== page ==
The Technology Foresight Programme is only a stage in a debate which must widen on how science's role in society can best be developed, says George Poste
Government desires to develop science and technology policies in support of innovation are not new, and, historically, have met with mixed success. But, recent developments in the United Kingdom are encouraging. In his contribution to The THES (February 17), David Hunt, the minister for science, described Government efforts to give focus and support to renewing enthusiasm for the use of science in pursuit of national goals. The diverse activities characterising Science Week, SET 95, have again demonstrated that there are many ways to capture the excitement of science by stimulating inquiry and discovery. In industry, our responsibility in contributing to public awareness is not only to convey the excitement of science as intellectual activity but also to explain how research and development is used in pursuit of the goals of wealth creation and enhanced quality of life.
Renewed focus on comprehending - and promoting - the value of research and development is timely. I am alarmed, however, at the continuing generalisations in the rhetoric of some academic commentators. Howard Newby (THES, February 24) says the problems can be explained by the poor capacity of UK industry to exploit the high quality of the science base, suggesting industry has made negligible response to the national initiatives on science and technology. Certainly, competitiveness problems appear innate in some sectors and new realism in innovation demands action to curtail misapplication of limited national resources in financial subsidy of sunset industries. By contrast, the UK pharmaceutical sector is recognised as world class (the 1994 Competitiveness White Paper), contributing more than Pounds 1,600 million to the balance of trade in 1993. This success is built on high R&D spending - Pounds 1,500 million in the UK in 1993, 15 per cent of sales, accounting for more than half of all investment in healthcare R&D and exceeding the total biomedical expenditures of the research councils and the major charities.
There is a common misperception that many of the inventions for new healthcare products and services come directly from universities, with the contribution of industry confined to production and marketing. This is not so. At the same time, life science-based R&D companies set great importance on the vigour and diversity of the academic sector - because of our obligation to invest R&D resources in the best ideas and tools, wherever they are found and whatever their antecedents, and to ensure the supply of appropriately trained staff. Pharmaceutical companies' high R&D spend on pioneering products and services, enable them to interact as an equal partner with the public science sector and make a considerable intellectual contribution to the total science base.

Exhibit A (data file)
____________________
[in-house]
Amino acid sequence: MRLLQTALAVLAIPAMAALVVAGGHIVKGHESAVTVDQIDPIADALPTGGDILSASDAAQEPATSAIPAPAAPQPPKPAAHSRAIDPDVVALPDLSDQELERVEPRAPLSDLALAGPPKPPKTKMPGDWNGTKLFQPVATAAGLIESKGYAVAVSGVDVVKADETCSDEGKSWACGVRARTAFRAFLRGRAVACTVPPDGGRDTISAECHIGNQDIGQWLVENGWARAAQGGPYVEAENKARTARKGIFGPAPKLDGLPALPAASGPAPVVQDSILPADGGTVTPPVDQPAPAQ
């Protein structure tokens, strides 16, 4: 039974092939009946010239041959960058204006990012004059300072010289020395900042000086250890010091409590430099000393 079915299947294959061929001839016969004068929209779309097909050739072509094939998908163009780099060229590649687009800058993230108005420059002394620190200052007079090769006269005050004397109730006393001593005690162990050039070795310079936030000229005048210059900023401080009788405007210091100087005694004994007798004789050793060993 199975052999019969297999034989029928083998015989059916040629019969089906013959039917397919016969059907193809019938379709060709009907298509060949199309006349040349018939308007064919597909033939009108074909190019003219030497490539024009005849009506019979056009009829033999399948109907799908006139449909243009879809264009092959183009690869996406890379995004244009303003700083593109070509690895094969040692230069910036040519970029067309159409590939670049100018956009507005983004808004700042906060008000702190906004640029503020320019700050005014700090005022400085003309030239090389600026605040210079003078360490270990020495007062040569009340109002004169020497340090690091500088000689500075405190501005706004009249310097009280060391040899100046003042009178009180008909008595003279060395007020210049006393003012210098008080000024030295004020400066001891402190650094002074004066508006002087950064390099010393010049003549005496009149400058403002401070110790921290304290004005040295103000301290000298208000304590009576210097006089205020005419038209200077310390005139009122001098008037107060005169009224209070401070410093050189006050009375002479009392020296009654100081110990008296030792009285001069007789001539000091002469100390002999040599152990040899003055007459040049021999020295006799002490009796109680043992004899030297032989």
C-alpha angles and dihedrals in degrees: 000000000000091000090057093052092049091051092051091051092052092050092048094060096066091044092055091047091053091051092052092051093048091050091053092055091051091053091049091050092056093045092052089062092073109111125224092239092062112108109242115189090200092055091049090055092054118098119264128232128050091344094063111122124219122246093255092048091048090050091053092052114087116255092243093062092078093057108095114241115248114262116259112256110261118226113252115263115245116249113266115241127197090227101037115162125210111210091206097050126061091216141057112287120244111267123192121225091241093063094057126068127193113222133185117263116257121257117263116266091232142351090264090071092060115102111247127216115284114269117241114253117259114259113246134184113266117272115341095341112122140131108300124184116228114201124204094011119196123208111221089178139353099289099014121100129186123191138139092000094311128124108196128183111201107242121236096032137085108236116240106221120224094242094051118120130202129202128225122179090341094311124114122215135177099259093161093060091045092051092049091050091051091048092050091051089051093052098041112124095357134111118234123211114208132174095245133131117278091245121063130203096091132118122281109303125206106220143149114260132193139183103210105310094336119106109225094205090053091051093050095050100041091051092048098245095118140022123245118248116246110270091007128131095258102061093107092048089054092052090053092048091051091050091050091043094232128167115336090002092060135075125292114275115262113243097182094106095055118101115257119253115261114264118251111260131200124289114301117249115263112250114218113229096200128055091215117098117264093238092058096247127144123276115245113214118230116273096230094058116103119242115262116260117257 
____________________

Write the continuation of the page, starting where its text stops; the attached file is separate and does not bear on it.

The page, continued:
That is one of the reasons why the pharmacetical industry expresses disquiet at the recent initiative by the Higher Education Funding Council for England on overhead funding for generic research which debases the industry's significant scientific commitment to the partnership.
I am also disturbed by assertions from academics, and others, in the UK that the quality of basic science is uniformly excellent. These complacent views imply that national policy needs only to establish the best mechanism for capitalising on the excellence in academic science. In my view, these perceptions are erroneous. Urgent reform is needed to reverse the passive neglect of university infrastructure and to foster a culture of selecting and prioritising our limited resources. Action in the higher education sector must be aligned with other reforms such as those aimed at increasing the proportion of students choosing science and the moves to enhance the quality of primary and secondary science education.